Also posted at orange
No, it’s not because he is a former P.O.W. and conservatives like that in a candidate, and it’s not because he’s a self proclaimed “maverick”. Harold Myerson thinks it’s because he exemplifies, to conservatives, an alternative to Rovian Politics.
(I think you need a [free] subscription to WaPo to read this, I’ll take a few fair use paragraphs below for those that don’t want to provide WaPo an email address)
After acknowledging that neither Romney nor Huckabee will not be nominated, Mr. Meyerson writes:
McCain’s successes so far reflect not only his appeal as a candidate but also the bankruptcy of the conservative agenda and political strategy that have steered the Republicans for many years.
Not a bad sentence, and I would have said the same thing given a better command of the English language. It seems that conservatives have, over the past few years, become aware of certain facts concerning what was once a very comfortable and smug false sense of certainty in the infallibility of their own superiority.
They “knew” that Iraq had something to do with 9-11.
They “knew” that Saddam Hussein was personally a direct threat to National Security.
They “knew” that Iraq was aiming their nukular intercontinental ballistic missiles at our beloved east coast national monuments and had to be invaded to protect us.
Time has a funny way of shifting paradigms. Conservatives don’t like looking stupid. They don’t like promptly admitting that they were wrong.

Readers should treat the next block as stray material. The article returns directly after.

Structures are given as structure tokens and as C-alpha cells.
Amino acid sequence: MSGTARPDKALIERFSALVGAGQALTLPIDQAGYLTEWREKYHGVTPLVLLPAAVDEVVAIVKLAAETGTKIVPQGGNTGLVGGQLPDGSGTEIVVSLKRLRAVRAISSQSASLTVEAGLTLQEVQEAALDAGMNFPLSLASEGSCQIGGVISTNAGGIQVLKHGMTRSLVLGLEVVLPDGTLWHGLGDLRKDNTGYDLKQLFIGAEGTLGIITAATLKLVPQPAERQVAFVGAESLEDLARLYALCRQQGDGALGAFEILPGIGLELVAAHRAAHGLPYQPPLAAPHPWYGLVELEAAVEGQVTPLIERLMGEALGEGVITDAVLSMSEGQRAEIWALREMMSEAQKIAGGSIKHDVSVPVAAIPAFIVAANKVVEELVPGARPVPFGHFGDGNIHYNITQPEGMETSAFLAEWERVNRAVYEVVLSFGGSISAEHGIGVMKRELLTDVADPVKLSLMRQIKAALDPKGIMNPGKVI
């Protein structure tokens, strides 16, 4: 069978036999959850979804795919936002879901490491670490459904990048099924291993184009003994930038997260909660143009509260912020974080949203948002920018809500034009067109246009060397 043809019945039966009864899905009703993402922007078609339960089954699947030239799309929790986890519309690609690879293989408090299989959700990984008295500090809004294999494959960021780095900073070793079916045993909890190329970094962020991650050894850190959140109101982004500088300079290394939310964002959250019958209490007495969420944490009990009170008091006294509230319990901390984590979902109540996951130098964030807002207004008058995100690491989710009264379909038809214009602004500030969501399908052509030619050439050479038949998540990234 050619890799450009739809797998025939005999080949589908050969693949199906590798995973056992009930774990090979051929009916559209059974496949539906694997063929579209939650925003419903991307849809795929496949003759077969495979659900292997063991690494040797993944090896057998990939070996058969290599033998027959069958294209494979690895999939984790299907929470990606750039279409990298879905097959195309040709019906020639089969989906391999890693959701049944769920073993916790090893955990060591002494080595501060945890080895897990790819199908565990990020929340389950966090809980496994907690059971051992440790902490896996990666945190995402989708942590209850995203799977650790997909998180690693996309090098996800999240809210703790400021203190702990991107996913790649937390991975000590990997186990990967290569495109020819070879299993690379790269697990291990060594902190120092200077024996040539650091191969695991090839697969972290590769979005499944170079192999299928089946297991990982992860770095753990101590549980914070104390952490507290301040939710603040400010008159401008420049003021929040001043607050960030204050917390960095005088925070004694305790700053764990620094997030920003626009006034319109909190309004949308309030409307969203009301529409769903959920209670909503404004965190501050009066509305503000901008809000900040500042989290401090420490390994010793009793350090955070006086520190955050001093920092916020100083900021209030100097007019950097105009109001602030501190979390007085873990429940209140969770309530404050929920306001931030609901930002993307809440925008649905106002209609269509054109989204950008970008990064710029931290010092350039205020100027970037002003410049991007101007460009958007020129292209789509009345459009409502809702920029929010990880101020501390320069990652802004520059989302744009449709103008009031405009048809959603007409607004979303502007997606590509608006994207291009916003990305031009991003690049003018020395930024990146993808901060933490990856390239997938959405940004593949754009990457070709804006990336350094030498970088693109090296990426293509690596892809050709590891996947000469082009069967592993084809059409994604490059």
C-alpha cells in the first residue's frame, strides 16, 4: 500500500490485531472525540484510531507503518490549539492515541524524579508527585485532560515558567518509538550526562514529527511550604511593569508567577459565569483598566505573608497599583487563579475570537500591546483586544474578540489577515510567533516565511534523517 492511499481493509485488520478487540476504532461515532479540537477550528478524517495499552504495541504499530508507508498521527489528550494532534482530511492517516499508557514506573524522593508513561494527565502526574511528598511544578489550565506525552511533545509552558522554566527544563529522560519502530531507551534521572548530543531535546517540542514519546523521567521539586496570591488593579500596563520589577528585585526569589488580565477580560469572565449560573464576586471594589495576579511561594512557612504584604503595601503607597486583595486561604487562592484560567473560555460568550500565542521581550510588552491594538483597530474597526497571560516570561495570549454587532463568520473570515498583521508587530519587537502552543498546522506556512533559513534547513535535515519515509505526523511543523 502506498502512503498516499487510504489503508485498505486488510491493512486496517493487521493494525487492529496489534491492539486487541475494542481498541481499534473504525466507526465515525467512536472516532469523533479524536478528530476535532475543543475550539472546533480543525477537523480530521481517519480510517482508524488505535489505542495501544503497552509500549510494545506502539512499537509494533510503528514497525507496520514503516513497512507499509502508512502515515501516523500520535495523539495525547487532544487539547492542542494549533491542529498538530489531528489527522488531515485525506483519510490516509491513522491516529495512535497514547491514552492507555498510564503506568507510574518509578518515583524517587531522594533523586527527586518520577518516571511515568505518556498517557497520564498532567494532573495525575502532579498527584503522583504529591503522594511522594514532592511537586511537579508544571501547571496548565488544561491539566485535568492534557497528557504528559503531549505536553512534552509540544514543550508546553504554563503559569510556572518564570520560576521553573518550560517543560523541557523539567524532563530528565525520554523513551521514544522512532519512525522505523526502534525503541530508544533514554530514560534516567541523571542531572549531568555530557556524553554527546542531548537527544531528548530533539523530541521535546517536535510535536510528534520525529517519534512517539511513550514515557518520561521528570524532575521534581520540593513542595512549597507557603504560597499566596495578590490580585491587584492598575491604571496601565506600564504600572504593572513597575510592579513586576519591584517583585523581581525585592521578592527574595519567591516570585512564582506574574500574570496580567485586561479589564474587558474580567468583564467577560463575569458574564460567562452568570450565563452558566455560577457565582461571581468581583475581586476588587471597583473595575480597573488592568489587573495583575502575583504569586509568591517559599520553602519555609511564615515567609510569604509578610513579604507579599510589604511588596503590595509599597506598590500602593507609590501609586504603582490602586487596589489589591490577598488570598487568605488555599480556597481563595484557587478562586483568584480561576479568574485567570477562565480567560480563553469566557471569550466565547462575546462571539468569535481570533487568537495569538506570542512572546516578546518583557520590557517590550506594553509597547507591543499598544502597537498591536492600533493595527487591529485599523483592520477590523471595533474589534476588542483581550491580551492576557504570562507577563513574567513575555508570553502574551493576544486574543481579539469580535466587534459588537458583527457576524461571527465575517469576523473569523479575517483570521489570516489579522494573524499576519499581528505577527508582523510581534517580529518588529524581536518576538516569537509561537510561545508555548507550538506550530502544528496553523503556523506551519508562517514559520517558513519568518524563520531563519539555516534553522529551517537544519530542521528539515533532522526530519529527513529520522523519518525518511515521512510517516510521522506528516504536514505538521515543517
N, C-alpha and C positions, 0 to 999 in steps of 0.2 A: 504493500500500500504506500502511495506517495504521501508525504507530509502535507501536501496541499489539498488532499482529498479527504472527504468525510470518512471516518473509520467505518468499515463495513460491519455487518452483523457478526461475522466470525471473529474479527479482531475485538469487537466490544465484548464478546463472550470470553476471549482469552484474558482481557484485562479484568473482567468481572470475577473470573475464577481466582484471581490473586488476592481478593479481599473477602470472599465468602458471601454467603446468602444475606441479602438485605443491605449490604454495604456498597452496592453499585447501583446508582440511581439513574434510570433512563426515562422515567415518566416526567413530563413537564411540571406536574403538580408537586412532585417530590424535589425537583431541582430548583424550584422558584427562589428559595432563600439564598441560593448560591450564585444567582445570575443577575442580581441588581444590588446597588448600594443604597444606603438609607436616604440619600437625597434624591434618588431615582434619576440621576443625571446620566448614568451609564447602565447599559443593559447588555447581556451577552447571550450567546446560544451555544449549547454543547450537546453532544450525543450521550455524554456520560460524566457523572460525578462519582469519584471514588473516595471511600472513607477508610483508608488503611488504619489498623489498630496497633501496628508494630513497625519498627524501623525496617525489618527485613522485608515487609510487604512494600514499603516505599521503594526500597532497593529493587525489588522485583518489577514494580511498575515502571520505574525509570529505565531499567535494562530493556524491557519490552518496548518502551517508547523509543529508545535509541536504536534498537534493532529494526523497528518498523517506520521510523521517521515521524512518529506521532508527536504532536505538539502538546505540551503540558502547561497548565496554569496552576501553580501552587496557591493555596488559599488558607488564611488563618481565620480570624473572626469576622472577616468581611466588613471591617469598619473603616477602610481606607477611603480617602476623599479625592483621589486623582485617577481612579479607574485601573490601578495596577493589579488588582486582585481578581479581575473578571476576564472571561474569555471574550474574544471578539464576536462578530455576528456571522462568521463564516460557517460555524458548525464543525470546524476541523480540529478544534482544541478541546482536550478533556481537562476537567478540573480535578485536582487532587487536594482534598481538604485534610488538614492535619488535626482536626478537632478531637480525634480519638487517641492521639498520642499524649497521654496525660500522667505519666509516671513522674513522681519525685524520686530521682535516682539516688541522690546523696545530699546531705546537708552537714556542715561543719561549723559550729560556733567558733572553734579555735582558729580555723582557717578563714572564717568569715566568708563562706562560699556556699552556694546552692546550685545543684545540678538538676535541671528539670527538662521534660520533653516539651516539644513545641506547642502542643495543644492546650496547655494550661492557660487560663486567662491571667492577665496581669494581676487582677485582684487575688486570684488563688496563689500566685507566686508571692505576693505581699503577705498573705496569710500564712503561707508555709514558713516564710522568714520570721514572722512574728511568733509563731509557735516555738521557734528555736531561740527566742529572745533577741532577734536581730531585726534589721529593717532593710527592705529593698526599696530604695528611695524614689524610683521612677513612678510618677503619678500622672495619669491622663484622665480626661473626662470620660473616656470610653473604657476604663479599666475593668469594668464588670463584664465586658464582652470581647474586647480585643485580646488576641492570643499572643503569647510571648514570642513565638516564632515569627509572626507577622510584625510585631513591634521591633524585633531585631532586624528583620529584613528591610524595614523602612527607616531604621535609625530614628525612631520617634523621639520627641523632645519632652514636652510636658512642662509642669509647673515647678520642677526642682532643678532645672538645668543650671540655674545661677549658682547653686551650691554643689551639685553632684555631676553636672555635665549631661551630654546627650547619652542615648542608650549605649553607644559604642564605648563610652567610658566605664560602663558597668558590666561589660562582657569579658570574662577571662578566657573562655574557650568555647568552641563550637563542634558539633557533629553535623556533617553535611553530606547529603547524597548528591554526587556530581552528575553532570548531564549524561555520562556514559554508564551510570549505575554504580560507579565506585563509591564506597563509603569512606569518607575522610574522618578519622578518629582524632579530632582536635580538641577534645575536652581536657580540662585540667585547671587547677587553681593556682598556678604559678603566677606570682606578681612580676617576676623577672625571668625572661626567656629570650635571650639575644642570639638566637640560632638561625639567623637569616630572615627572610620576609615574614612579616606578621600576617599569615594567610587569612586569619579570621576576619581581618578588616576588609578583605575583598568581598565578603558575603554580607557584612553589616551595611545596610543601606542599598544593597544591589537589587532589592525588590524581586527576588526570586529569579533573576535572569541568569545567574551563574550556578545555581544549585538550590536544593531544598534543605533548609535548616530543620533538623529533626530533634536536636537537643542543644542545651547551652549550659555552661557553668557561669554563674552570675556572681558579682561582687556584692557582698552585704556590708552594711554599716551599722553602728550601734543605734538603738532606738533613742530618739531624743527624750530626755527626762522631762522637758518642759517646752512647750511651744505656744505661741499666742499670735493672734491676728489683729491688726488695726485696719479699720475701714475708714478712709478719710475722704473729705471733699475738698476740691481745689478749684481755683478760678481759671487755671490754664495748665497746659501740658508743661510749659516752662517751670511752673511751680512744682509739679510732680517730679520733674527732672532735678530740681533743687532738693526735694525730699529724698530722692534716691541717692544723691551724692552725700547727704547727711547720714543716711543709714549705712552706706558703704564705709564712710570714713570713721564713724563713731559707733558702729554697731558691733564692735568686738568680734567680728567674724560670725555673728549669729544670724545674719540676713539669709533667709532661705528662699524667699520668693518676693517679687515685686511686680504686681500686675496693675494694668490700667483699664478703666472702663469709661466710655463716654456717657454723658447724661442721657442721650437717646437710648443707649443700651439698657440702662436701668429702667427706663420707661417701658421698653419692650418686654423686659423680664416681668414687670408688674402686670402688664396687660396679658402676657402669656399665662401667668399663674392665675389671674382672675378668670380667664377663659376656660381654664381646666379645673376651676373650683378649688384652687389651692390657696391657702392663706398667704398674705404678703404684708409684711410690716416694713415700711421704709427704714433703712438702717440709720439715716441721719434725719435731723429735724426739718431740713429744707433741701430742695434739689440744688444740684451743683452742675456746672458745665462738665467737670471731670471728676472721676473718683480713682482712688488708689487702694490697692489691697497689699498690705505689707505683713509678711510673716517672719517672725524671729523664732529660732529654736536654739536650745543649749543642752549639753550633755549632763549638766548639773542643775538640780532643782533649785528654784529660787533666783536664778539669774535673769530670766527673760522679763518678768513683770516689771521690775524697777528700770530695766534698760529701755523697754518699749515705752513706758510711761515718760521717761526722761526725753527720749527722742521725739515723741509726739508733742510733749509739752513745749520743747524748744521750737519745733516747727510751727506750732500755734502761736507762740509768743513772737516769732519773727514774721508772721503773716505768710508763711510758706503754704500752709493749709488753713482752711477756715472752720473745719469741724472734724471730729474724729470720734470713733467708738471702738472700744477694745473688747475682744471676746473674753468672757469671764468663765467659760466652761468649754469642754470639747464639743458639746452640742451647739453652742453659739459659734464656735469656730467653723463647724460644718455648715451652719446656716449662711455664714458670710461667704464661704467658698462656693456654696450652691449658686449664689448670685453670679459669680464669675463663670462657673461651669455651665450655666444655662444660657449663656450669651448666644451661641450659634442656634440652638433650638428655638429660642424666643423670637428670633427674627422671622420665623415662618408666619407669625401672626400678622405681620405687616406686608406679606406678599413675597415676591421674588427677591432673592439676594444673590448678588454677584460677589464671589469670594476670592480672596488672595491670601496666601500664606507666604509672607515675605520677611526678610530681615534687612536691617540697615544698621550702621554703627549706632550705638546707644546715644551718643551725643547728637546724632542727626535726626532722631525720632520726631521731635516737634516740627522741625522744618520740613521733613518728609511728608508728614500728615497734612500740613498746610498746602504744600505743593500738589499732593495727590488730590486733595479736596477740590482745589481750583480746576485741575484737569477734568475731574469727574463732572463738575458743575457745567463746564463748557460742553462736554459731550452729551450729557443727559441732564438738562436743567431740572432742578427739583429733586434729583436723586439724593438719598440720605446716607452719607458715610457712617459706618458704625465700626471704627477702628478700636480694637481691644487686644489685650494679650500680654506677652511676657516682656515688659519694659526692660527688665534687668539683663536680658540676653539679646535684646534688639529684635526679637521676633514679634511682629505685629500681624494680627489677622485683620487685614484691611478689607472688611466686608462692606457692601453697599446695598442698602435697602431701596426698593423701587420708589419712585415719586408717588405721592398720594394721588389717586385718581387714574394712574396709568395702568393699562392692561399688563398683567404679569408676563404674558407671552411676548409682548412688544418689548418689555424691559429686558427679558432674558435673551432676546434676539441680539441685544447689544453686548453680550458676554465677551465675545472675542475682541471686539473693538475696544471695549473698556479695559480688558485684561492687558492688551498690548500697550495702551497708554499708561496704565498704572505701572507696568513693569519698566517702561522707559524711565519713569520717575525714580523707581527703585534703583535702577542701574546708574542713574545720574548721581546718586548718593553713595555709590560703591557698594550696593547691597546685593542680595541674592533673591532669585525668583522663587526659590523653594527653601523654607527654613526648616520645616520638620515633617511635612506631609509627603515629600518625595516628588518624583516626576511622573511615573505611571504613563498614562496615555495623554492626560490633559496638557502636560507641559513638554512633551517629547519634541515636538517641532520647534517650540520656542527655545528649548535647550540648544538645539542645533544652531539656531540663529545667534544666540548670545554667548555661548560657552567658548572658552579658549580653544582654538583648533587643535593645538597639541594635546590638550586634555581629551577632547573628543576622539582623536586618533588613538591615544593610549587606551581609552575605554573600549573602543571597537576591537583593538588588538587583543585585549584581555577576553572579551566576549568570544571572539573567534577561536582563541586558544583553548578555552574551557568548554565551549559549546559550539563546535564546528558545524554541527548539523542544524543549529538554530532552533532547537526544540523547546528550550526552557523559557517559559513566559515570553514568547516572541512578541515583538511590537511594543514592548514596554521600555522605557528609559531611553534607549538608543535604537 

They really don’t like being duped by those they trust and the intellectual conservatives have come to the realization that Rove played them like rats following the piper.
Speaking about McCain’s campaign, Harold Meyerson says this:
A more direct affront to the Republican strategy devised by Karl Rove — to build support within the party’s right-wing base and then try to win over just enough moderates to carry elections — cannot be imagined.
McCain’s whole campaign is anti-Rovian. His core supporters are Republican moderates and Republican-inclined independents, and then he picks off enough conservatives to prevail.
Is this an indication that the non-fundamentalists in the Republican tent are finally ashamed that they once supported a liar, a traitor, a chicken-hawk, a VietNam era cover my ass coward?
Is McCain’s VietNam courage the antidote for this shame?
One more bit from Meyerson – ’cause I like his point of view here:
With his preemptive war and seemingly permanent occupation in Iraq, and his attempt to privatize Social Security, George W. Bush pushed American conservatism past the point where the American people were willing to go — pushed them, in fact, to the point where they recoiled at the conservative project. And with that, American conservatism shuddered to a halt. In the 2005-06 congressional session, Republicans still controlled both houses of Congress, yet they introduced no major legislation.
This exhaustion of conservatism has been apparent all along in the Republican presidential contest, where the chief point of agreement among the leading candidates has been to make permanent both the Bush tax cuts for the rich and our occupation of Iraq. The conservative agenda has been winnowed down to supporting what remains of Bushism. That’s not only a losing formula for November, it also means that intellectually, conservatism is running on empty.
There it is, my suggestion for the RNC theme song – Running on Empty.